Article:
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Falc'man

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5.4 is such a nice number, innit. I agree with @93-Oct Mayne - more cubes are wlcome for a fatter curve.

I'm hoping it's that considering it'll most likely be the last V8 😞
 

Gogoggansgo

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Ford can’t make a big bore coyote because bore spacing is maxed out at 100mm at the factory level. It would require a new engine or a huge increase in stroke which would result in the engine having the 5.4 piston speed related issues that we saw back in the day. The way forward would be to just keep evolving the engine with better heads, better cams, higher redline. We could get a 500-525hp coyote without much issue
 

Red65

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Ford can’t make a big bore coyote because bore spacing is maxed out at 100mm at the factory level. It would require a new engine or a huge increase in stroke which would result in the engine having the 5.4 piston speed related issues that we saw back in the day. The way forward would be to just keep evolving the engine with better heads, better cams, higher redline. We could get a 500-525hp coyote without much issue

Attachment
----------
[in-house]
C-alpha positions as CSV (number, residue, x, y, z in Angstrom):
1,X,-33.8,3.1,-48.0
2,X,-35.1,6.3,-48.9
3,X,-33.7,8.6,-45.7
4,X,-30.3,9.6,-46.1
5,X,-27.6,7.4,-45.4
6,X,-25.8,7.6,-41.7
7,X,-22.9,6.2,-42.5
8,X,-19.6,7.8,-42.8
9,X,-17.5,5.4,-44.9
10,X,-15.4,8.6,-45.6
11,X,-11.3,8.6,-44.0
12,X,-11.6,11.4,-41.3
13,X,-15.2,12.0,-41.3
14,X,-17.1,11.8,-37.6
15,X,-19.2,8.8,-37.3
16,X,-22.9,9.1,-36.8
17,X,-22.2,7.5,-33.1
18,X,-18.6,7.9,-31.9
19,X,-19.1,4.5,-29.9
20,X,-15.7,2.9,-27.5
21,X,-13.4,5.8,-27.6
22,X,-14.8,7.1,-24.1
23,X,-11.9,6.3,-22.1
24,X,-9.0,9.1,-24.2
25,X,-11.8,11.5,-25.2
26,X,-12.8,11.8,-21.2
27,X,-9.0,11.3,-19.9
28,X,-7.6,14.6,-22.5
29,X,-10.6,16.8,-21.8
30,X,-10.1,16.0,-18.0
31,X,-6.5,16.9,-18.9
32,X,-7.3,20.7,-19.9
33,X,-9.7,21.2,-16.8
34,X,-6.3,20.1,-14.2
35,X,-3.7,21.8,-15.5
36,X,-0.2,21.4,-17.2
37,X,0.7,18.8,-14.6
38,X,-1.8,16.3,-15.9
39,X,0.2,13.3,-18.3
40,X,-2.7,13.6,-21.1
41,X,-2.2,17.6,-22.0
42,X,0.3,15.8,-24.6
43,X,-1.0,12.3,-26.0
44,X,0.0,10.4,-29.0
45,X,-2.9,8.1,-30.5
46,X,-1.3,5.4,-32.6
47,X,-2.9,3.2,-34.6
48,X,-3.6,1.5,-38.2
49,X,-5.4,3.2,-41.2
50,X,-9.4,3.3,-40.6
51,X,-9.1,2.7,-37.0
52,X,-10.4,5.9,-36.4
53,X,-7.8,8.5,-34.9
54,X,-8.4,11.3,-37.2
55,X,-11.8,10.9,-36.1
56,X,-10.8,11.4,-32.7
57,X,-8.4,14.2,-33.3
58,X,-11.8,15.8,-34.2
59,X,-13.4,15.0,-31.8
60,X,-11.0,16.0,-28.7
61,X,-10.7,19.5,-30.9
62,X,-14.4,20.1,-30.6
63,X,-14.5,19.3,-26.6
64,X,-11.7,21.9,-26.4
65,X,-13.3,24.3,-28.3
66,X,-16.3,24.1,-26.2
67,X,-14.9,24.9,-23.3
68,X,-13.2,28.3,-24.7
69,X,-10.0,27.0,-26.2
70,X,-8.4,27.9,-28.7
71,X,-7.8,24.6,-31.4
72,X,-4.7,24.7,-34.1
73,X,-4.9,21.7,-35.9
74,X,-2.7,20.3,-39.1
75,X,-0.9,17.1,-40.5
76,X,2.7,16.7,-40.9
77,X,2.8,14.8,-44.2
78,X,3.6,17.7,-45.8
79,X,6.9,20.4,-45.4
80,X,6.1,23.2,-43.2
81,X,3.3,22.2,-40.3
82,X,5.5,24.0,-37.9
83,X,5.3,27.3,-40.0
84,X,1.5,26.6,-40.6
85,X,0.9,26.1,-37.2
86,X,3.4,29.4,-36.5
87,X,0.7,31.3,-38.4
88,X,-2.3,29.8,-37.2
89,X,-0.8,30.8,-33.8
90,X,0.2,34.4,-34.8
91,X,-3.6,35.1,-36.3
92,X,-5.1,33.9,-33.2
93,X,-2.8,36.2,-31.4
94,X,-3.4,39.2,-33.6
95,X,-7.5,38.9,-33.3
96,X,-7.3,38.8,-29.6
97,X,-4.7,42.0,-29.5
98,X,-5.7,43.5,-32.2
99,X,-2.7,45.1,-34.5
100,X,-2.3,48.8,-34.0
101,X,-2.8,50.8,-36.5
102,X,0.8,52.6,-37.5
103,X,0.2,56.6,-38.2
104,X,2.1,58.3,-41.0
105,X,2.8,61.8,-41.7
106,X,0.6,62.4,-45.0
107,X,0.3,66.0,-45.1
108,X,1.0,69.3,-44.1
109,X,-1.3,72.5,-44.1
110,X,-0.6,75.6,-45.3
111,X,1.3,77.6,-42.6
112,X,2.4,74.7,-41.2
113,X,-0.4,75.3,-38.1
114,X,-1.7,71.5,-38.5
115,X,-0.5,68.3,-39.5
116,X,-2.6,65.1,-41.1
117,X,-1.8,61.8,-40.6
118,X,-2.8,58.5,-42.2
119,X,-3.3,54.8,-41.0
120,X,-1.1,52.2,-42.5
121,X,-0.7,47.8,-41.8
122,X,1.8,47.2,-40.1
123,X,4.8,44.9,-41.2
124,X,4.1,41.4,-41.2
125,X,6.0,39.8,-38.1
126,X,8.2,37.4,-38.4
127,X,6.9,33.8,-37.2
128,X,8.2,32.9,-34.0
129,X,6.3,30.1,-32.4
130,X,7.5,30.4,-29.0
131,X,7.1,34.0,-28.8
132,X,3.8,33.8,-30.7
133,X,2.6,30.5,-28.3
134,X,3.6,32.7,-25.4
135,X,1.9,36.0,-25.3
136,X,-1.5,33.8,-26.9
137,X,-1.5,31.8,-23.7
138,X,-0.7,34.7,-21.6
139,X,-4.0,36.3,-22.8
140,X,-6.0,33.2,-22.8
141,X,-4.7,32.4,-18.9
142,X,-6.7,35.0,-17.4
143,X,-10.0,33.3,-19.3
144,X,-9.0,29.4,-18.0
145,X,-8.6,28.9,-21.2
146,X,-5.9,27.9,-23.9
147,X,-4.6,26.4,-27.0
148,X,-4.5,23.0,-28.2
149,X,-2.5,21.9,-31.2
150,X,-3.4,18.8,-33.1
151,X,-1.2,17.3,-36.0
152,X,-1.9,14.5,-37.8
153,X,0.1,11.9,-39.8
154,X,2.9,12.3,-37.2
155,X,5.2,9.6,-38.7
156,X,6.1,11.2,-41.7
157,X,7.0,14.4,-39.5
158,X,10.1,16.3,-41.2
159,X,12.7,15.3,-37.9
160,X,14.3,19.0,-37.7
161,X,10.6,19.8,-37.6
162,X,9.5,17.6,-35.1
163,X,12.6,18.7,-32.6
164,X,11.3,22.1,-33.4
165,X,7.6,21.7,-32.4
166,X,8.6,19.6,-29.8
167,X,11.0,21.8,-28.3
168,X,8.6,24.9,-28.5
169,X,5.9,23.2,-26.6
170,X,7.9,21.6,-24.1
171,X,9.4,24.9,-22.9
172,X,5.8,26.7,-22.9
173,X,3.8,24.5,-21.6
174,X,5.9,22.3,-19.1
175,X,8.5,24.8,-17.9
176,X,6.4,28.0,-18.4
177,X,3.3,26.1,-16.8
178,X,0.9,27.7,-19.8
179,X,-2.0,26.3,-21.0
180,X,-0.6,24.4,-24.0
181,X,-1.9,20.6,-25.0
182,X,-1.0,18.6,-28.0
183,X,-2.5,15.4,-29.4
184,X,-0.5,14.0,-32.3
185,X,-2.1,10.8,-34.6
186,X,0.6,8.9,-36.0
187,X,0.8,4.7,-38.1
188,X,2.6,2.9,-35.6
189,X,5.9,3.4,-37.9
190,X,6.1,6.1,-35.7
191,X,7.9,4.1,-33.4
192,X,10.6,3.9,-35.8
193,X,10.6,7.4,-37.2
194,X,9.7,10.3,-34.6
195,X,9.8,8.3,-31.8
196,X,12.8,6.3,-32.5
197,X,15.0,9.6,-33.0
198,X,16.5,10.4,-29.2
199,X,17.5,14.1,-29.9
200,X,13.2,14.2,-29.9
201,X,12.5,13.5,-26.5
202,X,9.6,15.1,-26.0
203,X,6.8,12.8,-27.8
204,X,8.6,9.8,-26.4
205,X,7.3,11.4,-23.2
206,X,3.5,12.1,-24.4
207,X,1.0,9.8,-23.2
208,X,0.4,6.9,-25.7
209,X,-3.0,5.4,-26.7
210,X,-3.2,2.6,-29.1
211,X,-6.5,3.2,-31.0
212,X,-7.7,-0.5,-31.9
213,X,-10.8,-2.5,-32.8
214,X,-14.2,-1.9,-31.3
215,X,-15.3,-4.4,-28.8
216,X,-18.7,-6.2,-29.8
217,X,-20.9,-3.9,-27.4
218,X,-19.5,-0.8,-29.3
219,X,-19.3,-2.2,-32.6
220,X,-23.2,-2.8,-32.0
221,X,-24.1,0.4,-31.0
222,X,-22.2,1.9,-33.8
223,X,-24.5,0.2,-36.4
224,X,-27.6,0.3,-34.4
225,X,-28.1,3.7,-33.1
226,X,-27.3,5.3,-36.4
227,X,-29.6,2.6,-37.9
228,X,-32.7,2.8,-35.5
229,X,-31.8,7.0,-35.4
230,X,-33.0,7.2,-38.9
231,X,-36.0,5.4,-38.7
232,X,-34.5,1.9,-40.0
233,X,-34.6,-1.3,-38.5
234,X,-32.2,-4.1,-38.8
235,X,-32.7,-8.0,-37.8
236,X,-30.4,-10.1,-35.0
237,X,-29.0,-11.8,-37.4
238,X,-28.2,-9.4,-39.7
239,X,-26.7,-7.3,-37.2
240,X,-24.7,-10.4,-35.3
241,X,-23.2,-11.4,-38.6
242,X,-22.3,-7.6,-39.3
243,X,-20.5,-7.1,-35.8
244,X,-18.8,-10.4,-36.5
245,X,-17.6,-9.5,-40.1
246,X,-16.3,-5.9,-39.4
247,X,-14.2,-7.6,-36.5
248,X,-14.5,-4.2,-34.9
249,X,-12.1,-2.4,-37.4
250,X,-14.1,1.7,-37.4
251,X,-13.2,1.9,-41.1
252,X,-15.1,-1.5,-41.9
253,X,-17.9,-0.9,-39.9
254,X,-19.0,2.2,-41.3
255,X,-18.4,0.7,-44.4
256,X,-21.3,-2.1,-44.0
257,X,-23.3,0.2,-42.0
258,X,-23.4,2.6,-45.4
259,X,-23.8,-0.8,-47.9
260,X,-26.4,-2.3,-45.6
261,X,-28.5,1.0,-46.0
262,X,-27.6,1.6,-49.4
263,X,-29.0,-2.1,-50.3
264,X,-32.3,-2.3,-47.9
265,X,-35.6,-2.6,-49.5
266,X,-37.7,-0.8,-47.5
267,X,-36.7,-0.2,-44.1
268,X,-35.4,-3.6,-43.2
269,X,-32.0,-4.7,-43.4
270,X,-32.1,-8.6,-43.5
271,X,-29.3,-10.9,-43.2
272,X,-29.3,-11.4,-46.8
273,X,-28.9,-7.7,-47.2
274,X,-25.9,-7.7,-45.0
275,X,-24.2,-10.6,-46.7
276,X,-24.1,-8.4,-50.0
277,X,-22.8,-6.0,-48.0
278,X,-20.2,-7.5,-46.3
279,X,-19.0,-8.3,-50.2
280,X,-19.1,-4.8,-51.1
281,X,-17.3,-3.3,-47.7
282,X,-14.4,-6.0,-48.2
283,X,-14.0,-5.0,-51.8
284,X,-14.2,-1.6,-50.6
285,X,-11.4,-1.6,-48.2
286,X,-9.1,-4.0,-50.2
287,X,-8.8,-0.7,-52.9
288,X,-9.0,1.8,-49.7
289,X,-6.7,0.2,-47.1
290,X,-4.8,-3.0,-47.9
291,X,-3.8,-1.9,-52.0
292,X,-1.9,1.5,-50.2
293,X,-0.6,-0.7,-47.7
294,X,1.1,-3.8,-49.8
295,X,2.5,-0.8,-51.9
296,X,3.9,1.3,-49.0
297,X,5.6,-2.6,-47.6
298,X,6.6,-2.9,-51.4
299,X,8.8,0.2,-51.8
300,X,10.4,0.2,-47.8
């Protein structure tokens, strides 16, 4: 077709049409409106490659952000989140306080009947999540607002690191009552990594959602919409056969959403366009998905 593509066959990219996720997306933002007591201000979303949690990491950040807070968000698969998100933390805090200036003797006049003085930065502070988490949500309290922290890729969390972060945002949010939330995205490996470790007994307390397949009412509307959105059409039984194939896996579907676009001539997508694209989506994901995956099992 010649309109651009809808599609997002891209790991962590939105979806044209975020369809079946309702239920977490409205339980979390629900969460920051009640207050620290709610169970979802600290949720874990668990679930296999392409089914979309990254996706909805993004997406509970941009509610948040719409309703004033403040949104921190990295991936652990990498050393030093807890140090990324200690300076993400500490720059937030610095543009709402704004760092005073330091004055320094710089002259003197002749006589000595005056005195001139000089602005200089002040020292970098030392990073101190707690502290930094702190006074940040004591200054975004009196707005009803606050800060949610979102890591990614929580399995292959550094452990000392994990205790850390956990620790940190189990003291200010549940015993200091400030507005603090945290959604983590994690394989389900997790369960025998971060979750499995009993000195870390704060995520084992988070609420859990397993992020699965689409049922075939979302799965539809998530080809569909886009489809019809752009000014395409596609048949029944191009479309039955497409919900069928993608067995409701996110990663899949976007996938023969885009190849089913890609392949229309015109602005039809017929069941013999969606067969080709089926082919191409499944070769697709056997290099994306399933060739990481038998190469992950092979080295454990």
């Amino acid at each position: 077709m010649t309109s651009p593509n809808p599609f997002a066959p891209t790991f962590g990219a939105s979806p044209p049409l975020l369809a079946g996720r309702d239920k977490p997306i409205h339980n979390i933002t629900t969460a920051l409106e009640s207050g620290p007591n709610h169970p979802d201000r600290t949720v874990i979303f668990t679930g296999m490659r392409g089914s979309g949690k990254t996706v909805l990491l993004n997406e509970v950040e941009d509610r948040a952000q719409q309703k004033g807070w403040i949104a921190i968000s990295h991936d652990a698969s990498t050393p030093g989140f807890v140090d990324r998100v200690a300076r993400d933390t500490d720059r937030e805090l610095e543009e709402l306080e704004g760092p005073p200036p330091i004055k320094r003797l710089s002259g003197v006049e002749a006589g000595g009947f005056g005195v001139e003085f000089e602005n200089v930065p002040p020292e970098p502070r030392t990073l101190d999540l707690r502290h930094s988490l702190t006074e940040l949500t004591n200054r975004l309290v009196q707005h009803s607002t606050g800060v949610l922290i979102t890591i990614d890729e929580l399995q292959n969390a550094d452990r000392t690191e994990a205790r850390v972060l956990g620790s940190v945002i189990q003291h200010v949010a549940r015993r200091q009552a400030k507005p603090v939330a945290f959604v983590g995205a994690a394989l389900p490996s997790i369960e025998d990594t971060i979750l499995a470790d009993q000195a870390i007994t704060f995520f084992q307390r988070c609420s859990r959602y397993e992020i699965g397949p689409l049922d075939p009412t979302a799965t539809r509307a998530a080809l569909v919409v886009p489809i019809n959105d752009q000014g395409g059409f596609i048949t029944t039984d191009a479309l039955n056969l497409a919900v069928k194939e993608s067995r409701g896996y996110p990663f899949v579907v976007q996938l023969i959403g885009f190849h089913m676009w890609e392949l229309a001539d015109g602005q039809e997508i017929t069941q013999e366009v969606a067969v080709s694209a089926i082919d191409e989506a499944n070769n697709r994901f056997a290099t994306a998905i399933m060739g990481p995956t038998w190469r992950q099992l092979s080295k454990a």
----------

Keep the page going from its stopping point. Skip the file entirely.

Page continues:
True, the rod ratio of a 3.84 stroke crank (ratio = 1.5) would start leaning towards the low end of the range that most engine builders are comfortable with. Not outside of it but still not optimal. Still, there's plenty of engines out there with worse rod ratios worse than that and can still run high rpm. It'll cause some issues with boost and long-term wear for sure. Given that the Australia Supercar series is focused big time on long term durability of these new Gen 3 engines, I'm curious what they did to combat these issues, or if the issues don't seem to affect them in their use.
 

shogun32

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Given that the Australia Supercar series is focused big time on long term durability of these new Gen 3 engines, I'm curious what they did to combat these issues
durability in racing context is something very divorced from DD use. If the previous engine could last say 3 weekends, that it can now (realistic?) last as low as 5 or even 7 weekends is a HUGE reduction in expense. And since it's also production-derived the parts are cheap as chips to boot.